History has shown us that jazz can be written for, and improvised on, virtually any instrument. (Even the bagpipes have been tried, though with questionable success.) As the first four records below illustrate, fresh and exhilarating sounds are being produced outside what is assumed to be the conventional instrumental jazz family.
"SOUND PROJECT." Joe Pass-Tommy Gumina Trio. Polytone (6865 Vineland, N. Hollywood 91605). Gumina retired from active playing 15 years ago to concentrate on the electronics business and the manufacturing of instruments. He now returns to the studios lugging along a polycorus, a sort of super-accordion that shows itself able to generate swelling organ-like sounds. With guitarist Joe Pass in an improbable setting (this is his first album in 15 years away from the Pablo family), and Jimmie Smith on drums, this is an intriguing experiment, using polytonal voicings. Pass at one point leaps out of his normal tonal skin to achieve an out-of-character electronic sound. The tunes are mainly standards, but one of the best cuts as an original blues, "About Time." There is no bass player; rather, Gumina's agile left hand is the bassist. 4 stars.
"THE NEW TANGO." Astor Piazzolla/Gary Burton. Atlantic 81823. Nobody ever calls an accordion an accordion any more. Gumina has his polycorus, Astor Piazzolla uses the bandoneon, supposedly a cousin of the accordion, with a dark harmonium-like sonority. Teamed with Gary Burton, that most resourceful of multi-malleted vibraphonists, he taped this set live at the 1986 Montreux Jazz Festival. Long popular in his native Argentina, Piazzolla wrote the six-part "Suite for Vibraphone and New Tango Quintet" that shows here how far the tango has moved beyond the conventional tump-da-dump-dump of yesteryear. Violin, piano, guitar and bass make up this unconventional group in a challenging program of sophisticated chamber music. There are helpful historical notes by Piazzolla and Fernando Gonzalez. 4 stars.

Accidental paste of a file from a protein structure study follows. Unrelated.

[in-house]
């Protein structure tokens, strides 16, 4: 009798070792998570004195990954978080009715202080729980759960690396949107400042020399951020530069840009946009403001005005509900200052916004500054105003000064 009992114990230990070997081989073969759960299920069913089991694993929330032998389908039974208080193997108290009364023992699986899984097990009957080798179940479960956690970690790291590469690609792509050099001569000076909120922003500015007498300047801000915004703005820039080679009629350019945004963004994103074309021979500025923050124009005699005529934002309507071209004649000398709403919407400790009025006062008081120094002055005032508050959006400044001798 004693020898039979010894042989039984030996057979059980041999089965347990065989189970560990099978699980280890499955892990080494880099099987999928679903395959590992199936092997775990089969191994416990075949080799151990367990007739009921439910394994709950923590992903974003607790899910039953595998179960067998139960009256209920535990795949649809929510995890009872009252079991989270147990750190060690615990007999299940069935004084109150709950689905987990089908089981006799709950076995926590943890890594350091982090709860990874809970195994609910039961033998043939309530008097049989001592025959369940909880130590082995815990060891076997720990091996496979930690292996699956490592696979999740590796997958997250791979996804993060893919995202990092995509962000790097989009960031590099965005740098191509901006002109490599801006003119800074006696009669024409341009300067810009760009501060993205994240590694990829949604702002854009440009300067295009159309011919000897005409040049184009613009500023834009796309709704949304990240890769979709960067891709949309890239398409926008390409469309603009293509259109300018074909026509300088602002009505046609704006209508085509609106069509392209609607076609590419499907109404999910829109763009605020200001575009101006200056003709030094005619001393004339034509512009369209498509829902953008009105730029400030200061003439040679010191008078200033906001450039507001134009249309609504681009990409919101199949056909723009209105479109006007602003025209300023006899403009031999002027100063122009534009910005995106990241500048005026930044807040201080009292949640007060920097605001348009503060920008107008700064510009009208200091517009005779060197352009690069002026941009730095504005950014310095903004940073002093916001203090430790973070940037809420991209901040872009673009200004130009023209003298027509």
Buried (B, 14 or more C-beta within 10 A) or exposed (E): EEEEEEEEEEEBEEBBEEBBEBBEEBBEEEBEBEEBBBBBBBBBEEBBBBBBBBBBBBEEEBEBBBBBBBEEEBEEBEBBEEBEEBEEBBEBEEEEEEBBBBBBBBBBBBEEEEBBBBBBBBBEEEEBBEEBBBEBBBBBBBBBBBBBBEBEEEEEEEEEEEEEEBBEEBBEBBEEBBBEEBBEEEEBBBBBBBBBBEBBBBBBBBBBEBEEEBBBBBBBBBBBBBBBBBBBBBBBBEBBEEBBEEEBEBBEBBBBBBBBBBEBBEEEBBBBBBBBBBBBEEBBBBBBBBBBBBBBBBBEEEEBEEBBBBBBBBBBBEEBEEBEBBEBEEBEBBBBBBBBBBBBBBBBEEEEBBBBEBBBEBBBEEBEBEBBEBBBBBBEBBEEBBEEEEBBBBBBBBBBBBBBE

"SVINGIN' WITH SVEND." David Grisman Quintet. Zebra CD ZEAD 42118. The mandolin is perhaps the unlikeliest of jazz vehicles, yet Grisman has overcome its inherent obstacles (mainly a lightweight, tinny tone) to achieve respectability. His teammate here, the veteran Danish violinist Svend Asmussen, walks off with most of the honors in a swing-era program that involves standards by Django Reinhardt, Fats Waller and Duke Ellington. The pianoless backup (guitar, bass, drums) is by no means the hardest driving of groups. It all adds up to a pleasant but forgettable experience. 3 stars.
"TRIPLE TREAT II." Monty Alexander/Ray Brown/Herb Ellis. Concord CCD 4338. Jazz violinists being a fairly rare breed, it is astonishing that John Frigo, who appears on the last four of these nine cuts, has not been famous for decades. Even more remarkably, he is 71 years old, lives in Chicago (could that be the problem?) and is best known as a bassist. His solo on "Lester Leaps In" lead one to speculate why this is the last track rather than the first. The tunes without Frigo are superior piano-guitar-bass mainstream works, with Alexander in buoyant form on Neal Hefti's "Fred" and Ellis taking charge forcefully on "Seven Come Eleven." 4 1/2 stars.
"PASSION SUITE." Doug Cameron. Spindletop SPD 124. That men like Frigo can languish in obscurity while a Doug Cameron can be touted as "top jazz violinist" says much about the bloated state of so-called contemporary jazz. These carefully programmed Cameron originals are best characterized by the title of the third cut, "It Doesn't Get Any Better," which, alas, turns out to be true. Except for a few passages on the title cut, spontaneous creativity is at a minimum. This is all carefully calculated to get airplay while skaking no bones and toppling no thrones. 1 star.
"FUTURE EXCURSIONS." Henry Johnson. Impulse MCAD 42089. It is ironic, and symptomatic of the music world as business empire, that the best example of Johnson's guitar improvisation, "Ready and Able," is available only on the CD version. This simple "I Got Rhythm" line finds him loose and uncluttered; most of the other pieces, with the exception of a delightful blues-with-a-bridge called "75th and Levy," are tight and cluttered. "There Are Ways" is an agreeable quasi-samba, with good tenor sax and piano solos. The reprehensible treatment of "A Child is Born" could have been retitled "A Child is Aborted." Taking a leaf out of the George Benson book, Johnson sings, quite effectively, on four tunes. When his commercial potential has been adequately milked, perhaps Johnson will be allowed to give full rein to his exceptional talent as a jazz musician. 2 1/2 stars.